People born in early December and early January are not very popular with gift givers. Unlike those unlucky folk who are born on or around December 25th, these people’s birthdays are just slightly too far away from the main gift-giving day of the year to be able to combine two gifts into one ‘super gift’. As anyone unfortunate enough to be born on December 25th knows, instead of getting one gift for the festive season and one gift for their birthday, people will fob them off with something like a pair of socks – “one is for your birthday and the other one is for the festive celebration”, they say. However, it’s pretty difficult to get away with giving the two socks three weeks apart.
The reason all this happens is that there are so many gifts to buy around that time. Crammed into the space of a few weeks, we find Christmas Day, Pancha Ganapati, Saturnalia, Hanukkah, Yule, Yalda, New Year’s Day, Hogmanay, Dongzhi Festival, Epiphany, Orthodox Christmas, Lohri and more celebrations which require people to part with their hard-gotten money. How dare anyone celebrate their birthday at the same time as all that chaos?
Rather than saving up all year for the gift-giving frenzy, there are other ways you can deal with it. In fact, you might never spend money on gifts again.
One of the nicest ideas, if you can pull it off, is to cook a meal. You don’t have to do a cake – you could just prepare some buffet snacks. Spell the person’s name out in spaghetti to let everyone know who it’s for. Apart from winning the gratitude of the receiver of the gift, you’ll also win over whoever is responsible for the catering, as you’ll have just taken care of a large part of it. And then you’ll have all those happy people who have managed to grab a plate and start filling their mouths and bellies with your delicious meal. Cooks and chefs give great gifts.
If you are good at creating stuff, but not in the kitchen, you might have already invested in some home tools, some of which you can see only here. If so, you’re probably a dab hand when it comes to rustling up a new cabinet or a table and chairs. Over the course of the year you can save all the oddly-shaped bits of wood that you couldn’t use and shape them into gifts whenever a birthday or other celebration is coming up. What was once the unfitting and unwanted end of a baseboard can be cut into a heart shape with someone’s initials drilled into it. The leftover bits of wood from the dog’s kennel can be shaped into a heart and glued together as a romantic token.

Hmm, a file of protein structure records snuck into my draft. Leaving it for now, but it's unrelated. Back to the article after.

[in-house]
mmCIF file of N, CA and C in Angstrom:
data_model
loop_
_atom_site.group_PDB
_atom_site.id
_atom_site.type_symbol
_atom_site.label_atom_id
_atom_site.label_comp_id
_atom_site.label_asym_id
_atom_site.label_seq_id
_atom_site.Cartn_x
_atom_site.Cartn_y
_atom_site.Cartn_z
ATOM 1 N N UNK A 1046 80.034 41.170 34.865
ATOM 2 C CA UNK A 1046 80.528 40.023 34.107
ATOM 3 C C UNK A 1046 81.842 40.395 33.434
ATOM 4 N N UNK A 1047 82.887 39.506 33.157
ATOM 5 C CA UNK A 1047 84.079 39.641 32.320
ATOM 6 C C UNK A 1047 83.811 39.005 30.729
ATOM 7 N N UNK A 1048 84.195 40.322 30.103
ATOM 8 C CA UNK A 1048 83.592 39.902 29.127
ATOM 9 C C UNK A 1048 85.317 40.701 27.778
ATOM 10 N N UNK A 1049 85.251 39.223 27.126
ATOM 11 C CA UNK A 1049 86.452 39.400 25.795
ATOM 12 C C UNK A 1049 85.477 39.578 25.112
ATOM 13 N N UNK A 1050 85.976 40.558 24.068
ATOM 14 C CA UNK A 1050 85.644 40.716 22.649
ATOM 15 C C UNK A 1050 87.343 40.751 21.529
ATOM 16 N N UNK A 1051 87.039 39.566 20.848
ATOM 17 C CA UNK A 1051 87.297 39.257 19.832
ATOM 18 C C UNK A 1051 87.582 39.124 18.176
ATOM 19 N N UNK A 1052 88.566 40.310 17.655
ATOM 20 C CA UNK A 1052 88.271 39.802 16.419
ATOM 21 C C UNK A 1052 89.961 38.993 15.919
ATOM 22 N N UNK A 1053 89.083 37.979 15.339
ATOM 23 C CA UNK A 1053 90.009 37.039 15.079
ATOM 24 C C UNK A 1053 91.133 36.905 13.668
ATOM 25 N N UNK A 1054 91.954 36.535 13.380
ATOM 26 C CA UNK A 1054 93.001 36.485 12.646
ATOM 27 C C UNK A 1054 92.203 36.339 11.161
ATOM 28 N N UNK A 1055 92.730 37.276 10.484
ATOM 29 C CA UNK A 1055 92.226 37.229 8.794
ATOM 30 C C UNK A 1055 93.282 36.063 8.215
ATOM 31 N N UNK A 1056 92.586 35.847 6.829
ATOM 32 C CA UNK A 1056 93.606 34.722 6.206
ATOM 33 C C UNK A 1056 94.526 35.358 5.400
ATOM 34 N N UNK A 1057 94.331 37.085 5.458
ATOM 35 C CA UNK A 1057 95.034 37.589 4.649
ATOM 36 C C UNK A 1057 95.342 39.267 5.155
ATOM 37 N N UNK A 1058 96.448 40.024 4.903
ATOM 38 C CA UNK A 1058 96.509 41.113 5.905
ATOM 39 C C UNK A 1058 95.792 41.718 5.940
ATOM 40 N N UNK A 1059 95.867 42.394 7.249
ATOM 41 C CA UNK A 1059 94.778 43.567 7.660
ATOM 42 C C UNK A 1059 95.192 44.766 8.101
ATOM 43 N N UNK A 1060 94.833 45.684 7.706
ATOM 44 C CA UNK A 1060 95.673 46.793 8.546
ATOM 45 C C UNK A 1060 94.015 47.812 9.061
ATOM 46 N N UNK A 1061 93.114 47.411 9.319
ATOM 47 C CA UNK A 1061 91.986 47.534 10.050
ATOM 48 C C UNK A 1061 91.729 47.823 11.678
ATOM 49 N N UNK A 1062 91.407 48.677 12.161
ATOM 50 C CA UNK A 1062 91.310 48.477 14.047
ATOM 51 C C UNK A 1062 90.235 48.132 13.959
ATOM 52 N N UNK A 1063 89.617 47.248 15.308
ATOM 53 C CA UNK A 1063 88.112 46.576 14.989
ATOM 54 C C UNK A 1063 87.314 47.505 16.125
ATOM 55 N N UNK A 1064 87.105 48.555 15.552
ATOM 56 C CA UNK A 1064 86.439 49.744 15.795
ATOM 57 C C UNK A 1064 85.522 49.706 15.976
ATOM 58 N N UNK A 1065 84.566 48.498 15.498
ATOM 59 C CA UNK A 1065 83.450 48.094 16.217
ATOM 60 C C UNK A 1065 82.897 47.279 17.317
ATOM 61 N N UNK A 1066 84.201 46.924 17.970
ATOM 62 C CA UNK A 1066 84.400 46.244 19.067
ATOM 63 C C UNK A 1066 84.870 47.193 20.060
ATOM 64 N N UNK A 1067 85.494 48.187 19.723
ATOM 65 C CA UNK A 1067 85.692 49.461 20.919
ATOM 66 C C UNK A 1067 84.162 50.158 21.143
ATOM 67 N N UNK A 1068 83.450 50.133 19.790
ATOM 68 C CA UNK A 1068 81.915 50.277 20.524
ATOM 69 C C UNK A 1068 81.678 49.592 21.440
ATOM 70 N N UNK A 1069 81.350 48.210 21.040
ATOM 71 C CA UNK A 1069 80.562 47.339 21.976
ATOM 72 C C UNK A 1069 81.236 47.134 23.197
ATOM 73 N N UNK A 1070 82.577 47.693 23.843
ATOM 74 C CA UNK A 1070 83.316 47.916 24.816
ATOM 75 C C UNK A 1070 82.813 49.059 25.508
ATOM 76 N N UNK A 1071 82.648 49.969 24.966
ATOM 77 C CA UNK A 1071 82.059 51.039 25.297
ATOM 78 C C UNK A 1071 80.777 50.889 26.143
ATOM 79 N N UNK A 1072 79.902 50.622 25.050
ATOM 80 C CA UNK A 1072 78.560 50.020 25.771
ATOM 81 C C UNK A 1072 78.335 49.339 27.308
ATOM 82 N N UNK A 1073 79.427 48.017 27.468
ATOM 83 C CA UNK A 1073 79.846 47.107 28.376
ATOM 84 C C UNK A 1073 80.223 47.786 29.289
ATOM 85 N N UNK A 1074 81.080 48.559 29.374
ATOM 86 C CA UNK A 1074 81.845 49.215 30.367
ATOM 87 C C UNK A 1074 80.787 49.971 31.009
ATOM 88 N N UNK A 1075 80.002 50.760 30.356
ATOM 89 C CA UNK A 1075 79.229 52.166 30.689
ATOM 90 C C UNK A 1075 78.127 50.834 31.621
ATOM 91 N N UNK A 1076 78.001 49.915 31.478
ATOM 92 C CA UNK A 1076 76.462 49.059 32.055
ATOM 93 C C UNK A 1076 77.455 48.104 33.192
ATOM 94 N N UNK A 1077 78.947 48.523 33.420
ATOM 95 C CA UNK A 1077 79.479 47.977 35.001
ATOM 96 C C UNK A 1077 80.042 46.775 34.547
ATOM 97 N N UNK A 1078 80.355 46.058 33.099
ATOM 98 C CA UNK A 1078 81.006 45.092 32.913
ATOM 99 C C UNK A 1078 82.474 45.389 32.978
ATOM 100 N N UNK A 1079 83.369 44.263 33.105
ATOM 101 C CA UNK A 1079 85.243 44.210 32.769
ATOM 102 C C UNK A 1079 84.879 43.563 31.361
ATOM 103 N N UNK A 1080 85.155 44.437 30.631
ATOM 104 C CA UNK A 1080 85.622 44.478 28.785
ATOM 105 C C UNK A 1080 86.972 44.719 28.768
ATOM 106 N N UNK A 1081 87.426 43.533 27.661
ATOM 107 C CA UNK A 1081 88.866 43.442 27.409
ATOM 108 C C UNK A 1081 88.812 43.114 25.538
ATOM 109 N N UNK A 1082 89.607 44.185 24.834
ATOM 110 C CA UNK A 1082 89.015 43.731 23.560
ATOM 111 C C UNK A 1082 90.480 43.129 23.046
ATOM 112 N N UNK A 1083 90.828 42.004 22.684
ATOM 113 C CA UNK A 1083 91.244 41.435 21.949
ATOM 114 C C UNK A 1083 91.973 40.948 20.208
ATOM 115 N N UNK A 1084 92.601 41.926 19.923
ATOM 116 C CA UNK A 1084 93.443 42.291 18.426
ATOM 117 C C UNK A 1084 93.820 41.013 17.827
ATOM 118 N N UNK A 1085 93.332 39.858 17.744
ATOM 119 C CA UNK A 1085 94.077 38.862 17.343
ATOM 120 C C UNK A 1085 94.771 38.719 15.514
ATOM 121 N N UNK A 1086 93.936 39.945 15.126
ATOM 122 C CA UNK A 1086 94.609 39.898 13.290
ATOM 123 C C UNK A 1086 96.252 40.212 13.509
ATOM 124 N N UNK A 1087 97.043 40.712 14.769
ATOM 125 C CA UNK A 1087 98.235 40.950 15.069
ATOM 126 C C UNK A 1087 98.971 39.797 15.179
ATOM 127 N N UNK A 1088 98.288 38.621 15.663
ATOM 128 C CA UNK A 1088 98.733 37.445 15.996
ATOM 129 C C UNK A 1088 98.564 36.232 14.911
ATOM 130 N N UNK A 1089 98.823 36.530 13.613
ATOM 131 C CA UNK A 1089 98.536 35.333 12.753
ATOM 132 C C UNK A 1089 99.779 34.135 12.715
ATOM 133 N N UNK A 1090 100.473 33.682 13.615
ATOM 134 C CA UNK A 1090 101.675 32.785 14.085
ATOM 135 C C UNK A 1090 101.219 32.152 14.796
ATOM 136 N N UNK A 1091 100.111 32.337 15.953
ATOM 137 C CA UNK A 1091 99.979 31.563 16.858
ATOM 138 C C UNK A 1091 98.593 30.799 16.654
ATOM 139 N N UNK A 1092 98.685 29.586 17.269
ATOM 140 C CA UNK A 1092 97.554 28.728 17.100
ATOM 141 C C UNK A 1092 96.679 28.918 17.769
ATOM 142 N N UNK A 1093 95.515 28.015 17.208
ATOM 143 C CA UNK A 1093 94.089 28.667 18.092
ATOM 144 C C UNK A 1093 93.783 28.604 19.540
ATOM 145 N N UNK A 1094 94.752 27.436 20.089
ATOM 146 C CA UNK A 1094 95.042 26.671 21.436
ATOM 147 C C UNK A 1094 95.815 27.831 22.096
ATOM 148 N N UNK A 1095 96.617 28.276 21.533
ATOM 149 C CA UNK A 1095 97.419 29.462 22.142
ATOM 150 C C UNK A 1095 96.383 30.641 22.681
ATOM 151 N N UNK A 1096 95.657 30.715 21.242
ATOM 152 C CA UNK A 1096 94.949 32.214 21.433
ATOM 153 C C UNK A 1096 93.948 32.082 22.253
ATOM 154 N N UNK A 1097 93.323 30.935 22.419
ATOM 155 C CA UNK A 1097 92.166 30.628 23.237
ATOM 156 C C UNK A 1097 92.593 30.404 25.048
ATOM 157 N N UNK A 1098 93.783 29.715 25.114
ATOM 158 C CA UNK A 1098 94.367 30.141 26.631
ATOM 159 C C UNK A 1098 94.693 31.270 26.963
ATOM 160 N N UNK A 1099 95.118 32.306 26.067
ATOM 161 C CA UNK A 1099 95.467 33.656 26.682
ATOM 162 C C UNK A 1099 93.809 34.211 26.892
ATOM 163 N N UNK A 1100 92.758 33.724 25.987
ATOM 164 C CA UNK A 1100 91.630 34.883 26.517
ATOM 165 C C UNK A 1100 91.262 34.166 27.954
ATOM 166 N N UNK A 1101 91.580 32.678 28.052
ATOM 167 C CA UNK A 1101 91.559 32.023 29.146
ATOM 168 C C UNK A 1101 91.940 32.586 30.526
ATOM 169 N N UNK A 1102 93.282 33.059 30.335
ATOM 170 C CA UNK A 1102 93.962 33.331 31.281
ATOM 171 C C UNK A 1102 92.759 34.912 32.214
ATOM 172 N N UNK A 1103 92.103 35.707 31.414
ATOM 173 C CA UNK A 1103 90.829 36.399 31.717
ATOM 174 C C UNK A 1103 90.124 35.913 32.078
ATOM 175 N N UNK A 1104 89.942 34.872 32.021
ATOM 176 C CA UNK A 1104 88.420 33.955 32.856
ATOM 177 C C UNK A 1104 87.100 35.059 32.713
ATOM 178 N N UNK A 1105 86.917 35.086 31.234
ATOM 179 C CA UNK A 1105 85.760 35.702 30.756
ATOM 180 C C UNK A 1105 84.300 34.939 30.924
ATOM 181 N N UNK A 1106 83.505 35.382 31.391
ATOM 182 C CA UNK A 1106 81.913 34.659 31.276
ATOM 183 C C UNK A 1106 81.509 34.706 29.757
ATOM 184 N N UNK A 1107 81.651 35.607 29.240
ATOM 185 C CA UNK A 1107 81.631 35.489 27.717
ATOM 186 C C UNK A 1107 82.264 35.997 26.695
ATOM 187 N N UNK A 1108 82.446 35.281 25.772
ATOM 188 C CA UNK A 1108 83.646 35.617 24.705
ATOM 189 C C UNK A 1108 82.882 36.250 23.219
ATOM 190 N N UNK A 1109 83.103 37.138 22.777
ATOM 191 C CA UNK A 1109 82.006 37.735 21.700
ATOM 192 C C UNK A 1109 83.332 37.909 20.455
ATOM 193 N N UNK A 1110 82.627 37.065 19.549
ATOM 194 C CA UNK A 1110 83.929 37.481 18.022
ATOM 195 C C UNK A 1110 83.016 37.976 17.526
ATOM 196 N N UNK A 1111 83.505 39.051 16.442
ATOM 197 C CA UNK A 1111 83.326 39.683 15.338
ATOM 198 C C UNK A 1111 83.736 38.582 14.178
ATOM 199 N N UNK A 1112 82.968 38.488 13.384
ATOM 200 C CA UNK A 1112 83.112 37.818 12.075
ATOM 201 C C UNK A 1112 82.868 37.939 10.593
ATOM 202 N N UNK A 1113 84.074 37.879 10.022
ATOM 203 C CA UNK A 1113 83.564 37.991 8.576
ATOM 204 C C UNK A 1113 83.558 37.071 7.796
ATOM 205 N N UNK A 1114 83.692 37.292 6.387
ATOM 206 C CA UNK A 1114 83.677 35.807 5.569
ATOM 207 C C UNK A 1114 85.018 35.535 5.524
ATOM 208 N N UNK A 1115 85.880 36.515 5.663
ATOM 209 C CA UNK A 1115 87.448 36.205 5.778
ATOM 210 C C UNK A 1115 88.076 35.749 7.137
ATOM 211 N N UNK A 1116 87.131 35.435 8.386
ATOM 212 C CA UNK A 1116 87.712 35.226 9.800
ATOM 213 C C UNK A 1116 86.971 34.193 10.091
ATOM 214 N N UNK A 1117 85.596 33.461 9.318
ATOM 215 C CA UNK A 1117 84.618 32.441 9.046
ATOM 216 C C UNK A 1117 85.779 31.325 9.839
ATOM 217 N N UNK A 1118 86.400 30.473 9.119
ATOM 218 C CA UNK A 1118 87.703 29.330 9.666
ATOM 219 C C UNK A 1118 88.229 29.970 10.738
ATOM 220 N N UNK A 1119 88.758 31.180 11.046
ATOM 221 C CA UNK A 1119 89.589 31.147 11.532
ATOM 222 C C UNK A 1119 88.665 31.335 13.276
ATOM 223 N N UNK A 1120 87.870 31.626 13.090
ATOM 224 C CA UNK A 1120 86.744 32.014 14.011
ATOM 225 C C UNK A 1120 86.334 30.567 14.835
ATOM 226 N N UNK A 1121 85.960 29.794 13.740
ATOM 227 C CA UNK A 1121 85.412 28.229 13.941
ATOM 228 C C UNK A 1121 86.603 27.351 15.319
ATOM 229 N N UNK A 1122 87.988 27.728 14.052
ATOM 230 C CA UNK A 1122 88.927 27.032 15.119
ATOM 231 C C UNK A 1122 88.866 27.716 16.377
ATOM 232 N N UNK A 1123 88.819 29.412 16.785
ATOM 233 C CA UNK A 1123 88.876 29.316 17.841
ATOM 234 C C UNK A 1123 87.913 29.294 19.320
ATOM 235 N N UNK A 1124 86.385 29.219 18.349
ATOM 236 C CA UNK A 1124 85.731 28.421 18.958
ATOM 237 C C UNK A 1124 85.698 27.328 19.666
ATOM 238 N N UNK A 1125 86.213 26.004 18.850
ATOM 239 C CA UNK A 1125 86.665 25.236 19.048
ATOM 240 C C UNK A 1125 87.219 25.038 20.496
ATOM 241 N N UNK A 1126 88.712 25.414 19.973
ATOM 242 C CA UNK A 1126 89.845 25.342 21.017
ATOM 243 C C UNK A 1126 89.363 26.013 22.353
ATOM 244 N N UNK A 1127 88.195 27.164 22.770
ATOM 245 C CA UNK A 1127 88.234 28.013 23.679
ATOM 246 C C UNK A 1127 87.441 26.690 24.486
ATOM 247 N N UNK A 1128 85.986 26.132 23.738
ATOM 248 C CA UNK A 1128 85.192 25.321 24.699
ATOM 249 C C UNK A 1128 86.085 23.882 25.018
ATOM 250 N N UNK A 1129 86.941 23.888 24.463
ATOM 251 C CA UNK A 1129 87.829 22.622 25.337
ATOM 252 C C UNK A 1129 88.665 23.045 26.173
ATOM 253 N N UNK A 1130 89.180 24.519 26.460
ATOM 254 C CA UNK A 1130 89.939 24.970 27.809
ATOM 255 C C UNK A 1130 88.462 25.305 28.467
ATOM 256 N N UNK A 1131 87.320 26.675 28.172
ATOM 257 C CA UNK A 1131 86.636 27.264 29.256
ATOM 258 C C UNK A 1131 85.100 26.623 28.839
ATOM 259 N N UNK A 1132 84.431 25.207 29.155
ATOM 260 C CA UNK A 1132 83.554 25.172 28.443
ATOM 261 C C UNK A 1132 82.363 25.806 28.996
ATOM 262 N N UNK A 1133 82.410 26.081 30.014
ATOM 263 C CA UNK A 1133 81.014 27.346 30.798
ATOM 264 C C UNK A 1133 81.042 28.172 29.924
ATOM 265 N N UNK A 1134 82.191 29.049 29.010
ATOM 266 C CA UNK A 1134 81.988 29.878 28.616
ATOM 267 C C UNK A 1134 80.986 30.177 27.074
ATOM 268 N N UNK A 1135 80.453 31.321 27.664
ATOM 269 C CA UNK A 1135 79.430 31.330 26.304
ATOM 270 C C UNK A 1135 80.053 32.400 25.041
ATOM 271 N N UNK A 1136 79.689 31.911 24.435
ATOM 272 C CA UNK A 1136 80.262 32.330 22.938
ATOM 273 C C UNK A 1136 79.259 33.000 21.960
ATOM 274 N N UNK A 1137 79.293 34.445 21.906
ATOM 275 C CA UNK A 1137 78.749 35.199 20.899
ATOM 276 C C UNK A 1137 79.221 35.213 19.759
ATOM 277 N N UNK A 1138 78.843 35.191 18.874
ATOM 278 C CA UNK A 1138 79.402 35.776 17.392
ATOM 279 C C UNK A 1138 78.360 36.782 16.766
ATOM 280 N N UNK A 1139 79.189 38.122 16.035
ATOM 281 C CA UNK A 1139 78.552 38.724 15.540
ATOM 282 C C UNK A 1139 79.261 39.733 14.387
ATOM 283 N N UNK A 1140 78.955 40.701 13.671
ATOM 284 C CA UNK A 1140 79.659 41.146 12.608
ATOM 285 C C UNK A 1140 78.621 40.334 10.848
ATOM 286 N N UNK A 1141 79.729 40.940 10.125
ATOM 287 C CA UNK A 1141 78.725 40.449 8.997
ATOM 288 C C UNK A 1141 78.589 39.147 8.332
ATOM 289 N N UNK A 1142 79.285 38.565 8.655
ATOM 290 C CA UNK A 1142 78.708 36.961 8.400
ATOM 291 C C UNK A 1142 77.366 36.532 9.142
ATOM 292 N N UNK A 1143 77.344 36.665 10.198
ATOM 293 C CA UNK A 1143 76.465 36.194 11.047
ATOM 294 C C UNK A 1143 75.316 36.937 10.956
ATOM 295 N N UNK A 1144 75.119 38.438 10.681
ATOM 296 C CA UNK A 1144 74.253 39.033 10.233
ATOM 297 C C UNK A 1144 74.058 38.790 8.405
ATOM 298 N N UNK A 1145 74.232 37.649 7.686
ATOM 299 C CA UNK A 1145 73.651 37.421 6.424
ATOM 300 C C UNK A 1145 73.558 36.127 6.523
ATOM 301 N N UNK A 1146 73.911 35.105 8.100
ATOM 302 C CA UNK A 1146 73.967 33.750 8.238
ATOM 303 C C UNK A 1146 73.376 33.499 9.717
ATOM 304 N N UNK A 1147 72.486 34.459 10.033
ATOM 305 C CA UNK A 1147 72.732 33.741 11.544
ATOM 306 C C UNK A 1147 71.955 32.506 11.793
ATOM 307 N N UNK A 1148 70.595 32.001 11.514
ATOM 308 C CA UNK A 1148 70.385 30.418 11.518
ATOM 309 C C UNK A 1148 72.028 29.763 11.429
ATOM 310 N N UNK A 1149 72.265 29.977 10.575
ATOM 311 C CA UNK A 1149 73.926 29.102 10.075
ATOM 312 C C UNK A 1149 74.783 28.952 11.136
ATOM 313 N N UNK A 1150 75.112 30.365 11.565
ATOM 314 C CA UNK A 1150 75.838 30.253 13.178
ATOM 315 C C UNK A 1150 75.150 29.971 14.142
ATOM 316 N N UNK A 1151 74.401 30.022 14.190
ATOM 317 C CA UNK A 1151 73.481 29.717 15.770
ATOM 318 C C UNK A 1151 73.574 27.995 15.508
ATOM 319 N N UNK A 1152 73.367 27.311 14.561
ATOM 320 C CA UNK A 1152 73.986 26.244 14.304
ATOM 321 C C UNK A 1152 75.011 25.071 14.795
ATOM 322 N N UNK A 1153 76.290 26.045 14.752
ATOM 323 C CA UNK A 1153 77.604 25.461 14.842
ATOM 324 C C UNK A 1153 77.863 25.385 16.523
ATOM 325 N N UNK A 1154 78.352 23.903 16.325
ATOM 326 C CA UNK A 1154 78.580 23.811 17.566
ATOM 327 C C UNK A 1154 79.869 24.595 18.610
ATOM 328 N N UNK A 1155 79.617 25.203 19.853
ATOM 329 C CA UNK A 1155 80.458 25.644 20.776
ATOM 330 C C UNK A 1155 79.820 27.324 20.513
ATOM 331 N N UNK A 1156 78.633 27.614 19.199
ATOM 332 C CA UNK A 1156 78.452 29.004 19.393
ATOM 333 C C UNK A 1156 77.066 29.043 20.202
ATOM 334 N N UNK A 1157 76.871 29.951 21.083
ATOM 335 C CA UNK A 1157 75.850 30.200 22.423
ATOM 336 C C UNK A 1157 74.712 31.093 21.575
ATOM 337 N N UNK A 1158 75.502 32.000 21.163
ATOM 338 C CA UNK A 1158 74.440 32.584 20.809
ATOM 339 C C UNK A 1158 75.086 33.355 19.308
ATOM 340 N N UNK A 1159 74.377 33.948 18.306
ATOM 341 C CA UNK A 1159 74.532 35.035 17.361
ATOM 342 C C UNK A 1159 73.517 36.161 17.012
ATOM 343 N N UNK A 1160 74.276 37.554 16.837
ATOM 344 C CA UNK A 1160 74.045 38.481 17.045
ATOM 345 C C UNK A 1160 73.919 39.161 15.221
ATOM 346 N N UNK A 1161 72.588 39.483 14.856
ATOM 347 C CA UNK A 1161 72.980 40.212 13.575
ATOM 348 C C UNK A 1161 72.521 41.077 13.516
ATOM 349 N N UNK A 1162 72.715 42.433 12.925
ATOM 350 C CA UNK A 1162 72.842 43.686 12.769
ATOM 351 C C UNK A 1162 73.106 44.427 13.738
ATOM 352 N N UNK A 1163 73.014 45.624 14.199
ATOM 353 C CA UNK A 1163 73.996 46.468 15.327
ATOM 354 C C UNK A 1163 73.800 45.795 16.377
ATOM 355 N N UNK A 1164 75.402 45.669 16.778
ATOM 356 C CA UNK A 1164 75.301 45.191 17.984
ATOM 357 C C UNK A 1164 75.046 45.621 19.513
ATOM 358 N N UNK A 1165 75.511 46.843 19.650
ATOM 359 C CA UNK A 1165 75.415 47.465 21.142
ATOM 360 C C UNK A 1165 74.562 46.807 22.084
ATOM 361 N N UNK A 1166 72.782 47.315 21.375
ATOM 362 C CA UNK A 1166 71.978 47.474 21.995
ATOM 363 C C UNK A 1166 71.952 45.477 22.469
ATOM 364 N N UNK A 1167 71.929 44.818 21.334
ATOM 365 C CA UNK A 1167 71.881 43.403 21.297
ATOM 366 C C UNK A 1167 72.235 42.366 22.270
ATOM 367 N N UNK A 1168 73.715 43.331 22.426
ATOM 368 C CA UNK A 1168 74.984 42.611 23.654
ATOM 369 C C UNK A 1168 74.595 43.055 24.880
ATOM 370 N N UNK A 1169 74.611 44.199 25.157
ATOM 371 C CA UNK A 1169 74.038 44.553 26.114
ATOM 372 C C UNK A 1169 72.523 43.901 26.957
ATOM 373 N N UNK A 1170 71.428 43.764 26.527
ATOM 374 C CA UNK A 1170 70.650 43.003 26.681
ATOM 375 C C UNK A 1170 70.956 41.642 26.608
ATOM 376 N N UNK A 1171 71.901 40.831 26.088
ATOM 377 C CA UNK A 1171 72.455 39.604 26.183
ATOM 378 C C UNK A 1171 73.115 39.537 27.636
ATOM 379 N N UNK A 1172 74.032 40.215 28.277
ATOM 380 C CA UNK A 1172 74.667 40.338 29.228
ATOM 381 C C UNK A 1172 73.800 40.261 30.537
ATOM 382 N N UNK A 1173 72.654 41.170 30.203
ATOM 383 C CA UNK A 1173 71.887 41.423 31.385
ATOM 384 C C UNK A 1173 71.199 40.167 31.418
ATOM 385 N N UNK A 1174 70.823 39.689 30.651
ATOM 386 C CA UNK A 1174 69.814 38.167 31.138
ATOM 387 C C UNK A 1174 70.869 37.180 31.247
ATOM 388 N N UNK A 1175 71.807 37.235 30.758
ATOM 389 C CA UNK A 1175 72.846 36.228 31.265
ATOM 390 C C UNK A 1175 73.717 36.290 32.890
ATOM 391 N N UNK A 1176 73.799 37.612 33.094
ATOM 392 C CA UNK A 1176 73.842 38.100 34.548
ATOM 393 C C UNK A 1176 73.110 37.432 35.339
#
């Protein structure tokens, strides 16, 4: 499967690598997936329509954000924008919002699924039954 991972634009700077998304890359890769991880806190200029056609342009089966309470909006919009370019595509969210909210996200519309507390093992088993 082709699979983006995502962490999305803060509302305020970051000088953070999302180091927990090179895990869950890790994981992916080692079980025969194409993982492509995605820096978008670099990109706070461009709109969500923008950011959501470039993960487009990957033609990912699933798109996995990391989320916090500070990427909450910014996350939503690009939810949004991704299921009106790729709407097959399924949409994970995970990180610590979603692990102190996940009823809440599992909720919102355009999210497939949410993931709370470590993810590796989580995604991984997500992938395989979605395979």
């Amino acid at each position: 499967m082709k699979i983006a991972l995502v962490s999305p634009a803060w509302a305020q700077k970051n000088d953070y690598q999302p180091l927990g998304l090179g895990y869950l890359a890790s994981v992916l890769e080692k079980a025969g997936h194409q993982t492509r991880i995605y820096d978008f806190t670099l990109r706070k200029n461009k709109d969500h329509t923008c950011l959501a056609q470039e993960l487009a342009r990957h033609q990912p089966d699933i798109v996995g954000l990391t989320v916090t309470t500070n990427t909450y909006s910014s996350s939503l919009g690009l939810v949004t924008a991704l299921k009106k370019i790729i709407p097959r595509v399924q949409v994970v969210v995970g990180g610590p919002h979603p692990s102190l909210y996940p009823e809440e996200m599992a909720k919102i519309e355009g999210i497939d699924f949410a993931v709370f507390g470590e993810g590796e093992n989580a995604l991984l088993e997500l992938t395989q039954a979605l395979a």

If you’re really not very good at making things or putting them together, and there isn’t a creative impulse anywhere in your soul, you could still shock everyone by dropping the most amazing gift bomb that nobody was expecting. All you need to do is remember some soppy lines from a book or a poem which you can then dedicate to the person whose birthday it is. As an example, for your best friend, you might want to read some lines from Tolstoy’s ‘Anna Karenina’:
“I think… if it is true that there are as many minds are there are heads, then there are as many kinds of love as there are hearts.”
Or for your son or daughter as they approach adolescence, some lines from Nietzsche’s ‘Thus spoke Zarathustra’:
“I have learned to walk: since then I have run. I have learned to fly: since then I do not have to be pushed in order to move. Now I am nimble, now I fly, now I see myself under myself, now a god dances within me.”
The more thought you give to choosing the right passage, the more likely it will be appreciated.
Aside from these ideas, there are countless other gift ideas which cost very little – a beautiful photograph, a heartfelt letter, a song sung from the soul – all of these will move the recipient far more than one of a pair of socks.